Django the Bastard / Django il bastardo (1969)

2.5 out of 5


Anthony Steffen takes up the reins as Django but looks nothing at all like Franco Nero of the original movie. It is therefore just as well that so much of Django the Bastard is filmed at night. Unfortunately Steffen looks nothing like Nero in the dark either. Django has also switched sides in the American Civil War as we learn from a cinematic revisionist flashback.

Luciano Rossi, perennial spear carrier of Italian genre film, has been given something substantial to do and has been rewarded with suitably high billing and offers a tantalising glimpse at what his career could have been if he had not taken the route of man in crowd, security guard, chemist and other blink and they will be missed roles.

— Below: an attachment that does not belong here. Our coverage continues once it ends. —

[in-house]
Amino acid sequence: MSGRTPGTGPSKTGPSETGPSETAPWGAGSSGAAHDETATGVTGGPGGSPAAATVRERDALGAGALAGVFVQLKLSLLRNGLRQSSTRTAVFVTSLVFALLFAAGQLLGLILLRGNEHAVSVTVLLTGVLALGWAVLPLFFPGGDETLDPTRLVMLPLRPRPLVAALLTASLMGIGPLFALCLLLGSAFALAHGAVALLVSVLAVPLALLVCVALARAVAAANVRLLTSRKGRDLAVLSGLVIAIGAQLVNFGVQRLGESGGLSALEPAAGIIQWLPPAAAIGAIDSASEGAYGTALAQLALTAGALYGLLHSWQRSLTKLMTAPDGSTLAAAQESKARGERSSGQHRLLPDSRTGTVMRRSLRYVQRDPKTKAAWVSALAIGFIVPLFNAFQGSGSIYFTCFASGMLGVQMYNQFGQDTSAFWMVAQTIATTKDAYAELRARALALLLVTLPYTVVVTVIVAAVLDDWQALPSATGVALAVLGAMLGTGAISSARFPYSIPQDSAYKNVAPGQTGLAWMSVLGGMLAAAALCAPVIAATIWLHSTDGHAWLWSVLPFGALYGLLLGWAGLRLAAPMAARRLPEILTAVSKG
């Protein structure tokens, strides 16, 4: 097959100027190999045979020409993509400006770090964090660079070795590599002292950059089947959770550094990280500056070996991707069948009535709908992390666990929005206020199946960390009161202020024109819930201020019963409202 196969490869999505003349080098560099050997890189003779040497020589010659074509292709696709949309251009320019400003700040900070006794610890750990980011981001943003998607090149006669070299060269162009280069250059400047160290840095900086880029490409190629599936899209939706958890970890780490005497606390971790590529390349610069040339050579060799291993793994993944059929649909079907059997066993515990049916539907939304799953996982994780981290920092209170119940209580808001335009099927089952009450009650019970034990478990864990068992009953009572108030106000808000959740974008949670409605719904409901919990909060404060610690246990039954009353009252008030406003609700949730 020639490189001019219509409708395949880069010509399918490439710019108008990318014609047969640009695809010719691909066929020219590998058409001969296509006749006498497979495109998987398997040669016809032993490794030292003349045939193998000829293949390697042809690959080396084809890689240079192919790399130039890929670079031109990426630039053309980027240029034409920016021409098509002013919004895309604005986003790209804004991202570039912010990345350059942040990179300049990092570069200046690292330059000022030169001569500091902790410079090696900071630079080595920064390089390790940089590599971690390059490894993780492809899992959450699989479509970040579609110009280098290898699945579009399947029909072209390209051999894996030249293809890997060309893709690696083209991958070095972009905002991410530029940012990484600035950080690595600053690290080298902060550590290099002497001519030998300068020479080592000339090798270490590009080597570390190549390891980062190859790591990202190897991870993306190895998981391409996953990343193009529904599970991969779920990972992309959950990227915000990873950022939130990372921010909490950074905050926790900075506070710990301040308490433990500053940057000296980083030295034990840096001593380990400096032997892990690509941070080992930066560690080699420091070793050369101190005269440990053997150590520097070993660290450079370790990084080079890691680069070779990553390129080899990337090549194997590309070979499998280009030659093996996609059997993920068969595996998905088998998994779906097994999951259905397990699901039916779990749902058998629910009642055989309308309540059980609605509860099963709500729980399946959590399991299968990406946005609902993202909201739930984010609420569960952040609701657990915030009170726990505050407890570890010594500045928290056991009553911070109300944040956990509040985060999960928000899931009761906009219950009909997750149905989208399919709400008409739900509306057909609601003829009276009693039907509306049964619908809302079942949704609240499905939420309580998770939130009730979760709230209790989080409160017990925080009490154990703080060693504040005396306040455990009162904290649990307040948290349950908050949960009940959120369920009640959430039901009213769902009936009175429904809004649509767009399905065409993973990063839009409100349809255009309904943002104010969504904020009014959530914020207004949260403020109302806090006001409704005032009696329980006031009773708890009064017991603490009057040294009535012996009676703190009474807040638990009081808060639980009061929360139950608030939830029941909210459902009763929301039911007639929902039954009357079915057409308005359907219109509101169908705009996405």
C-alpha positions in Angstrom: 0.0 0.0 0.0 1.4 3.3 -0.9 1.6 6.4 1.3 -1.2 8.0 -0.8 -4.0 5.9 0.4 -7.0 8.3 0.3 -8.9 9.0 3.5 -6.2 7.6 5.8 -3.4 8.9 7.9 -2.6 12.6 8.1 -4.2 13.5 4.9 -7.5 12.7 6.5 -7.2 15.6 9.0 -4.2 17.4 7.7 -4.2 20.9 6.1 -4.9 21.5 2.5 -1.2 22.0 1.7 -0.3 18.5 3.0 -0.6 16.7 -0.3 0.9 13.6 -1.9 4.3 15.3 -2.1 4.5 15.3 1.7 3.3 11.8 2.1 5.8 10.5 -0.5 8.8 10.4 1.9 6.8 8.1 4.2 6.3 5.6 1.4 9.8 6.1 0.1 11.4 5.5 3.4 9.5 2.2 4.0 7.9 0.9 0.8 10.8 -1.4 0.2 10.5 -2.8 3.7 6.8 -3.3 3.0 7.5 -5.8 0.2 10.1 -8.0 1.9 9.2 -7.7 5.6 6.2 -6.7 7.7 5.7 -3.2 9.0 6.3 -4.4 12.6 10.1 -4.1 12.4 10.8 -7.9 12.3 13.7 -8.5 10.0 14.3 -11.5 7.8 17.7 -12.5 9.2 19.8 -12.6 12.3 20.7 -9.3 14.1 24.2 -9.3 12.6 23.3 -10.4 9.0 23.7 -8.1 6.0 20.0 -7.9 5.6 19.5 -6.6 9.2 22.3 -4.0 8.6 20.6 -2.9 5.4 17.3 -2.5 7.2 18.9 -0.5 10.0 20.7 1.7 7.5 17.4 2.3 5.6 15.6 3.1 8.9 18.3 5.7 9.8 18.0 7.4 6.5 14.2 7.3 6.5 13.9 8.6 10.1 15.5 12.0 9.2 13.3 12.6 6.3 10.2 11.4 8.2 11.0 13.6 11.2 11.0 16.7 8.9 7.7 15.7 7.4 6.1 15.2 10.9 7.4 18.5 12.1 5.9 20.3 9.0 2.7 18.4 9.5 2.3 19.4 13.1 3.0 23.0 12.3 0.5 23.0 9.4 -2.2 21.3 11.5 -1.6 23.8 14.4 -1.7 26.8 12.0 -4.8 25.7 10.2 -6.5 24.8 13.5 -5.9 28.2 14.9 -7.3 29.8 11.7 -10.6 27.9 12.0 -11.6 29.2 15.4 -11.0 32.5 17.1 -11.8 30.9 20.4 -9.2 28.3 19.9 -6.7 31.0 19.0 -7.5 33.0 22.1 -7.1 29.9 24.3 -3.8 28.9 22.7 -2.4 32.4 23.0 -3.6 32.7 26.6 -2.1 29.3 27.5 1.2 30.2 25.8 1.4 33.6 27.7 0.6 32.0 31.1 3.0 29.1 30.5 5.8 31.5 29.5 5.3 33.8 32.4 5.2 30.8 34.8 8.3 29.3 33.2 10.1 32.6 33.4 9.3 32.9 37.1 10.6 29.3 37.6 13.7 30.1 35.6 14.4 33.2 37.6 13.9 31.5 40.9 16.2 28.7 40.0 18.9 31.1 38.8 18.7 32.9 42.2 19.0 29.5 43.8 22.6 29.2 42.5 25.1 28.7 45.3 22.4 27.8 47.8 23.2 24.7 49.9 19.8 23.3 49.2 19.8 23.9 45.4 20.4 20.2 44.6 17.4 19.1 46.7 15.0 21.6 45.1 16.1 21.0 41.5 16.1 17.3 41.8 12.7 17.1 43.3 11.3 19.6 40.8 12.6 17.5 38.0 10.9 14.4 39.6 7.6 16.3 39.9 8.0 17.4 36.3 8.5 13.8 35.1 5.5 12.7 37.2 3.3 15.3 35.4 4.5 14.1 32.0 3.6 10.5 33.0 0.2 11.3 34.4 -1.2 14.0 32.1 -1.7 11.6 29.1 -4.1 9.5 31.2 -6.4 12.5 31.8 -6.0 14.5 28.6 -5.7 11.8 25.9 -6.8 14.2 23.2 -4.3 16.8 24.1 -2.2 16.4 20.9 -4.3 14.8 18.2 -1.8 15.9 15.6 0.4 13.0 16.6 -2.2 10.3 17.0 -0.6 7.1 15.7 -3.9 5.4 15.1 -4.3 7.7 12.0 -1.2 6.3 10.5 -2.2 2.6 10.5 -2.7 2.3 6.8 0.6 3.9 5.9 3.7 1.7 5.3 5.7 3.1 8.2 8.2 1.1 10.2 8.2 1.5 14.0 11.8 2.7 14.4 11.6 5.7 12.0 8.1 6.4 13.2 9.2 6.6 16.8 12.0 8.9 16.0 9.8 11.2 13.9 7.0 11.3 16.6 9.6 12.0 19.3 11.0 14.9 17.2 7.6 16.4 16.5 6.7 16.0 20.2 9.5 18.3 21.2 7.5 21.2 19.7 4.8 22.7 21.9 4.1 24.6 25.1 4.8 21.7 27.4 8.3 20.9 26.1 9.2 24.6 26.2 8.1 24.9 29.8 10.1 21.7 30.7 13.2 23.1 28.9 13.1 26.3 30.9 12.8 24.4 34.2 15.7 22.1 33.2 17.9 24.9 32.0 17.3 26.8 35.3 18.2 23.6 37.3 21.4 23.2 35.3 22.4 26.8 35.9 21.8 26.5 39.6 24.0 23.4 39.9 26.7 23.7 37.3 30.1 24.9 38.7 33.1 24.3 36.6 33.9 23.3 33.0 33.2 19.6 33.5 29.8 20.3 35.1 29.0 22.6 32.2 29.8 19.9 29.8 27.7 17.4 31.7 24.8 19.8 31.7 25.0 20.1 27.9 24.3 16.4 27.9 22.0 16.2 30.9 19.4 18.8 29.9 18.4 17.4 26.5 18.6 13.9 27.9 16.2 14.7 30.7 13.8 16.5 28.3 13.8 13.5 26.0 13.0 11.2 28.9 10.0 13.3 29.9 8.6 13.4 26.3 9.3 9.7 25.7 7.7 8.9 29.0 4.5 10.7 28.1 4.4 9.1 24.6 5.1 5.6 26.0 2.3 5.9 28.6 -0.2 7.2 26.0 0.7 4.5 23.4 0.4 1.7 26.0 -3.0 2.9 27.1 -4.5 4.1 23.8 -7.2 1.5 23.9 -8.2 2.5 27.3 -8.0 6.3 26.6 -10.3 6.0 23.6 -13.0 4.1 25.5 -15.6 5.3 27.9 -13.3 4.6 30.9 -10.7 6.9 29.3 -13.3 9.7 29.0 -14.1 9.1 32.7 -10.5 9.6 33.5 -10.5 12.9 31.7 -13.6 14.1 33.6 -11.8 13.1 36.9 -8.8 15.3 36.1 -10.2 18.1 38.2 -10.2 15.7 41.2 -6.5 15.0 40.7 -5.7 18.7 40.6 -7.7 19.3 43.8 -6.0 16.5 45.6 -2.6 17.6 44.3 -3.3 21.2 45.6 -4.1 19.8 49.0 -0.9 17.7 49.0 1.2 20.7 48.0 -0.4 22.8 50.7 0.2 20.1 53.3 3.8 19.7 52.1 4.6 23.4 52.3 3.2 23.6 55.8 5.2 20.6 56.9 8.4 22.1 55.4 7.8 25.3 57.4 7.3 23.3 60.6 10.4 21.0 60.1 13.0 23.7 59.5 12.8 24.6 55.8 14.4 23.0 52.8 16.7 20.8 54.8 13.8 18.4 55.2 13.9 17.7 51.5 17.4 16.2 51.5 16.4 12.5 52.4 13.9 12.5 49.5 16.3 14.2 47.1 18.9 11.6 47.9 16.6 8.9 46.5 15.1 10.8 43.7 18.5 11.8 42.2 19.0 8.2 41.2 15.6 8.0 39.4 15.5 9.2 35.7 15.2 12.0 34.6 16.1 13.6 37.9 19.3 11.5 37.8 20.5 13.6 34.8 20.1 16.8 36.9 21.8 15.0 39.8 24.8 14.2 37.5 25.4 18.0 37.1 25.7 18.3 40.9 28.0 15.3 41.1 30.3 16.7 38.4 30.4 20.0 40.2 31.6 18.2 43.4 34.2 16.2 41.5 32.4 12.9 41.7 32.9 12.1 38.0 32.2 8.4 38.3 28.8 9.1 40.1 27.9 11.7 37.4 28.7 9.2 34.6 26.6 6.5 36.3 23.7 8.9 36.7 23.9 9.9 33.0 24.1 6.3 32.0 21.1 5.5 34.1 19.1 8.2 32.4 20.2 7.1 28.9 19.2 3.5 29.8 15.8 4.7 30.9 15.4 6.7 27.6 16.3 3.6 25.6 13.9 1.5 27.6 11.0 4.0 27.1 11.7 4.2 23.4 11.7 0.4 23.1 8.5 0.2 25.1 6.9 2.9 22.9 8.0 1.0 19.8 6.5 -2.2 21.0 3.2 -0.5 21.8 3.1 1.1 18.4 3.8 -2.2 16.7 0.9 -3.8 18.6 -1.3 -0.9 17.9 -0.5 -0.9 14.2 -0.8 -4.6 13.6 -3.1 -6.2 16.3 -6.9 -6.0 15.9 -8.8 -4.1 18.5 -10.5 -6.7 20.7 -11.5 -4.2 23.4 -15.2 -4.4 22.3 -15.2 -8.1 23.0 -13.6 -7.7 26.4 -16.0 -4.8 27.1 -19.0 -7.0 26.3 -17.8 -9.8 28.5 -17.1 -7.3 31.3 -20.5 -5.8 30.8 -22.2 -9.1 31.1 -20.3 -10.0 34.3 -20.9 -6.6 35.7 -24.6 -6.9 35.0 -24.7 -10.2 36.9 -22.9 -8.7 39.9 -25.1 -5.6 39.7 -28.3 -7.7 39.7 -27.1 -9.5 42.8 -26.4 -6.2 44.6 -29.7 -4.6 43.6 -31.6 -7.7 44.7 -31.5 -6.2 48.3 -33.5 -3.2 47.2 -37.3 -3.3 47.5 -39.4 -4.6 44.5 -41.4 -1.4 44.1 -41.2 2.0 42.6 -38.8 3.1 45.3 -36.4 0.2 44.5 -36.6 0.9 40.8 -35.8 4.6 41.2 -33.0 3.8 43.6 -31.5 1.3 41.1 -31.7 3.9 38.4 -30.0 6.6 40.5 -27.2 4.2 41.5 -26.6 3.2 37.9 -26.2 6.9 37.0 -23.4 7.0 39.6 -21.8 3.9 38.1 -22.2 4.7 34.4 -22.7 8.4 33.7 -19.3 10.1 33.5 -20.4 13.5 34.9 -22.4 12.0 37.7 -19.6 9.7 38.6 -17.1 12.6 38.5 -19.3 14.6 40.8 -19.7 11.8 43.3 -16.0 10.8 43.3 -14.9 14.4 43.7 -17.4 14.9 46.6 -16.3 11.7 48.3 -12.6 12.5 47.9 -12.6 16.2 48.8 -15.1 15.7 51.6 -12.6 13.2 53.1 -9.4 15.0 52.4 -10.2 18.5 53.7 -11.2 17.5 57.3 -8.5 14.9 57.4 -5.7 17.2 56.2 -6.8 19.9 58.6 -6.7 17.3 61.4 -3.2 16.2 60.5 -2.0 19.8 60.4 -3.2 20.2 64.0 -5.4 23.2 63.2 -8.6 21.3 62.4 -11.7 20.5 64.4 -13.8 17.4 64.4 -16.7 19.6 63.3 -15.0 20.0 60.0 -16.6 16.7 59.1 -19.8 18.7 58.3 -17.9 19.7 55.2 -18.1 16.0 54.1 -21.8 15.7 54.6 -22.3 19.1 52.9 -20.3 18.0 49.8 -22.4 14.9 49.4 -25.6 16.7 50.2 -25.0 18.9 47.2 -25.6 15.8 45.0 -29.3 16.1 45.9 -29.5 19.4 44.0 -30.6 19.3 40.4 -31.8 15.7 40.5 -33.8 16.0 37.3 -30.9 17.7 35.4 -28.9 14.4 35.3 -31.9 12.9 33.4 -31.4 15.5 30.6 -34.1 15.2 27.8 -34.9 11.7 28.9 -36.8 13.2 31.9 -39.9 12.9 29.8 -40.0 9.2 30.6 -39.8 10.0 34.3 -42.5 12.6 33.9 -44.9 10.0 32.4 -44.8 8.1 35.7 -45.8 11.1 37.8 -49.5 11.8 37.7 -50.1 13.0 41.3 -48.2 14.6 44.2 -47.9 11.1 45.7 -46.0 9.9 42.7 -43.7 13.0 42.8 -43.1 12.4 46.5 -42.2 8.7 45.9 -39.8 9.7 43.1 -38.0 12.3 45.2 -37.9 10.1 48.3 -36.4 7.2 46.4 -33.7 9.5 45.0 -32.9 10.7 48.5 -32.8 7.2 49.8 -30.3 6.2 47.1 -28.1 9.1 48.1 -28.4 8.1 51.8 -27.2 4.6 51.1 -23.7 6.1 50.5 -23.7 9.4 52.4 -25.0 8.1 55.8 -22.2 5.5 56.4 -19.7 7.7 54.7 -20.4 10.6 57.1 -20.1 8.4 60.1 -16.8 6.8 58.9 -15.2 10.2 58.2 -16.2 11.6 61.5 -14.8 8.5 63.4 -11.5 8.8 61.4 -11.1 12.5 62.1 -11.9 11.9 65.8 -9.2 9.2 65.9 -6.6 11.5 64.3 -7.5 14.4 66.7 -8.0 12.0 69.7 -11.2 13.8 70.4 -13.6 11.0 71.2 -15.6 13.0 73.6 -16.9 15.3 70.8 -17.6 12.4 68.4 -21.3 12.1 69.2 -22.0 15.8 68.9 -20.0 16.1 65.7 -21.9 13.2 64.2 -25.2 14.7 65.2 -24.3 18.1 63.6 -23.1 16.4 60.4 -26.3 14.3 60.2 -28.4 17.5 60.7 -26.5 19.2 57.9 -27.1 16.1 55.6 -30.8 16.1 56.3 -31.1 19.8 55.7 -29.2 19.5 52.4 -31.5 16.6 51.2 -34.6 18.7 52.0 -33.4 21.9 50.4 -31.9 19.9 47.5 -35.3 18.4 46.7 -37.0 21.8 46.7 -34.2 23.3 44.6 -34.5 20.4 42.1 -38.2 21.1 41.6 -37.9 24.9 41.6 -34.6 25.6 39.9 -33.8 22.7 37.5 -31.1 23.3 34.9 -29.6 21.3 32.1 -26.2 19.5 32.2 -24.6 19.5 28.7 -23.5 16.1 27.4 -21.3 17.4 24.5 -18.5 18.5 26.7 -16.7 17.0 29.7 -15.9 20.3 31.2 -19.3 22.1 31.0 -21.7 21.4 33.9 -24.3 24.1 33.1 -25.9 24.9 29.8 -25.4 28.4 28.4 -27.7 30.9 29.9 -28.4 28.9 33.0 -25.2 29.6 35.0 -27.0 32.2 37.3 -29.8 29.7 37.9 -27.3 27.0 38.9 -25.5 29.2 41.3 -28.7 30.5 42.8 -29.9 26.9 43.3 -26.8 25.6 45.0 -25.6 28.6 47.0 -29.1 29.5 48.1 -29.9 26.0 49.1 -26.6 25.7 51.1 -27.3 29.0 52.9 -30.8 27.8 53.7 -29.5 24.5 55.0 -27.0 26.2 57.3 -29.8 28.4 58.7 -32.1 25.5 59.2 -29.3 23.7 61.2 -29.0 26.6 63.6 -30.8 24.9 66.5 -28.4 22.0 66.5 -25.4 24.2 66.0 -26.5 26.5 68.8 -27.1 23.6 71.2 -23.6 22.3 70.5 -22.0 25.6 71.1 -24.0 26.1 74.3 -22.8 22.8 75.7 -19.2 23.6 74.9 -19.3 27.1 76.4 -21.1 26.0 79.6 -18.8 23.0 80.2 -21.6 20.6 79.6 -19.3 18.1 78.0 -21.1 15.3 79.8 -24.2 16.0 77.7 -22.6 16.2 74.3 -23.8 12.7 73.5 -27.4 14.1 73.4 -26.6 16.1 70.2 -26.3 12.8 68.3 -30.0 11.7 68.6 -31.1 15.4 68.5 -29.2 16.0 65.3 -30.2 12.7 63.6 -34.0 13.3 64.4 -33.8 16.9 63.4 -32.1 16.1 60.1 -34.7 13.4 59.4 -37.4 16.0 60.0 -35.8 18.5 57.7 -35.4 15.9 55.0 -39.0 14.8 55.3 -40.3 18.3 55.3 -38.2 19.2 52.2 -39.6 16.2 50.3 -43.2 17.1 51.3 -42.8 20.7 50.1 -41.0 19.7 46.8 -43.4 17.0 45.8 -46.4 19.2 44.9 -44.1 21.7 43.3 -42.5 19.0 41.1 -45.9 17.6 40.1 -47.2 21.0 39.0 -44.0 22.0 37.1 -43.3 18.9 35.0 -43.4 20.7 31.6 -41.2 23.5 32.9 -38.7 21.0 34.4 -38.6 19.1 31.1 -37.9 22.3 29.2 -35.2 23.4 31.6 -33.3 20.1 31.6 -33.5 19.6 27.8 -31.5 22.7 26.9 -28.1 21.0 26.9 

There is a certain supernatural horror feel to Django the Bastard as it is suggested that the eponymous hero is in fact avenging his own demise.

The cinematography is sadly, for the most part, uninspired and disinterested but this changes for the better during the gun battle finale. Unfortunately the finale serves to remind the viewer of the film of the largely unrealised potential of Django the Bastard.




Maurizio Merli header graphic courtesy of Paddy O'Neill of Foxyfide Graphics